Floral designer brings ‘Element’ of surprise

High-end blooms, plenty of texture and a touch of the rustic: These are the ingredients in Jackie Girard’s floral designs.

Her creations, which grace events ranging from weddings to corporate and college functions, teem with striking and unexpected pairings, making them look more like the subjects of a Dutch master still life than your average bouquet.

For a recent wedding, Ms. Girard pulled out all the stops. Two of her arrangements used up-cycled containers, a carved piece of found wood and a well-aged wooden bucket, to house a riot of plants and posies.

There were purple hydrangeas, lavender Amnesia Roses, ruffled ranunculus, purple-hearted kale, cascading amaranths, climbing Bells of Ireland, delicate scabiosa pods and fist-sized artichokes.

The vibrant selection, which provides the inquiring viewer with a veritable education in horticulture, is par for the course for Ms. Girard.

“I particularly love this one,” she said, indicating the bucket arrangement

Ms. Girard, the mother of 2 boys, has dabbled in freelance floral design over the years and has always thrown herself into home gardening. At her Upland home,  her current spring garden features an array of shrubs, herbs and flowers including a mass planting of purple irises. It wasn’t until September of 2011, however, that she decided to give flowers her full attention.

She set up her business, Element  Home and Garden, renting a space amid Ivy House Antiques and Home Décor on Foothill Boulevard. It is far enough from the Claremont Village that customers don’t have to jockey for parking spaces, Ms. Girard notes.

Along with providing headquarters for her flower arranging, it has room for wares such as silk flowers, dried lavendar by the scopp, old silver- and copperware, antique furnishings, garden décor and entertainment-themed gifts ranging from $5 to $150. Her husband also contributes, collaborating on projects such as a chandelier light fixture housed in a vintage birdcage.

Ms. Girard adores her shop, which is bathed in light and features a pitched wood ceiling, concrete floors and a patio.

“It inspires me,” she said. “And it’s been a wonderful fit with the Ivy House because we complement each other.”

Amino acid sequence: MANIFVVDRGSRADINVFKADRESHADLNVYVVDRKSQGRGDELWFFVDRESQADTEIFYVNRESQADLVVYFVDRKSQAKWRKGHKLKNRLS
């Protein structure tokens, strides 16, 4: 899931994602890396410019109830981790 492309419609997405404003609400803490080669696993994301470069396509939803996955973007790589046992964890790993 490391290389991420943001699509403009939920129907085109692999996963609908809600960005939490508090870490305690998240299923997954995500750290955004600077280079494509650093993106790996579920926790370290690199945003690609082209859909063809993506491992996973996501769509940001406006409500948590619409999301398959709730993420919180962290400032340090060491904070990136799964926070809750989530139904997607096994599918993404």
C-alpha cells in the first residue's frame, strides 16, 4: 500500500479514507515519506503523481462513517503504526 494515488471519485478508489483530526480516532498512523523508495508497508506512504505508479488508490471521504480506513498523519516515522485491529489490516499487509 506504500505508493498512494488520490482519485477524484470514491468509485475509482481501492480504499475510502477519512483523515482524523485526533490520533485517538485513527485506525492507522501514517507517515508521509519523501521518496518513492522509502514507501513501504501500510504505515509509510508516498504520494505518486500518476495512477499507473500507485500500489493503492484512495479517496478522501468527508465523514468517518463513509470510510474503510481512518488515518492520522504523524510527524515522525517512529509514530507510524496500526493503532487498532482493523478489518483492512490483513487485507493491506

Her enthusiasm is the hallmark of someone who came into her calling later in life.

“I took the step and I love it. I feel it’s what I should be doing,” she said. “My number-one passion is horticulture, and making relationships has been so gratifying.”

One such relationship has been with Ivy House proprietor Jackie Dunn, who has become one of her biggest boosters. Ms. Dunn is an interior designer and she often asks “the other Jackie” to create silk floral designs as a finishing touch for a client. Ms. Girard has been a real asset to the Ivy House and its customers, she said.

“I think she’s the best florist,” Ms. Dunn enthused. “No event is ever the same. She’s got a great work ethic and she’s fun to be around.”

 Ms. Girard’s floral design business has grown steadily over the last 2 years until she now does about 5 events a month. Most customers come to her through word-of-mouth. Sometimes she will leave a lovely arrangement at Wolfe’s Market with a card, a symbiotic arrangement that enhances the store’s décor and gives her exposure. She’s ready to expand further, although she admits she relishes the rare weekend when she doesn’t have a wedding so she can get to work in her garden.

Other than a touch of floral snobbery (Ms. Girard notes with pride, “I’ve never worked with a carnation in my life”), she is a down-to-earth person who draws endless happiness from helping plants do beautiful things.

“It’s intuitive—it’s God using my hands,” she said of her process. “I just get out of the way and let God take control.”

Operating her own retail space has involved a bit of a learning curve. Ms. Girard has learned not to panic on days when she doesn’t make a sale, because inevitably someone comes along who makes a bigger purchase that helps the bottom line.

She is a classic, self-taught artisan, with her only training including a weekend gig at a florist shop at age 18. Ms. Girard has a hand in every aspect of a client’s event. She likes to see the venue first in order to ensure that her designs complement the space, and hand-picks her blooms from Mayesh Wholesale Florist in Los Angeles, which specializes in high-quality cut flowers from around the world, to hand pick her blooms.

Like most women, she has a favorite flower: hydrangeas. Ms. Girard is equally drawn, however, to unusual elements with an emphasis in texture. For instance, she is always looking for a way to incorporate artichokes and succulents into her designs.

She particularly enjoys the holidays, when she has a chance to dress up her shop and events with the rustic beauty of gleaming birch branches, snowy cotton pods and burlap with lots of pops of red.

“I find inspiration wherever I go, I buy anywhere and everywhere,” she said. “I just really love what I do.”

For more information, call 482-0727 or visit www.elementhomeandgarden.com.

—Sarah Torribio



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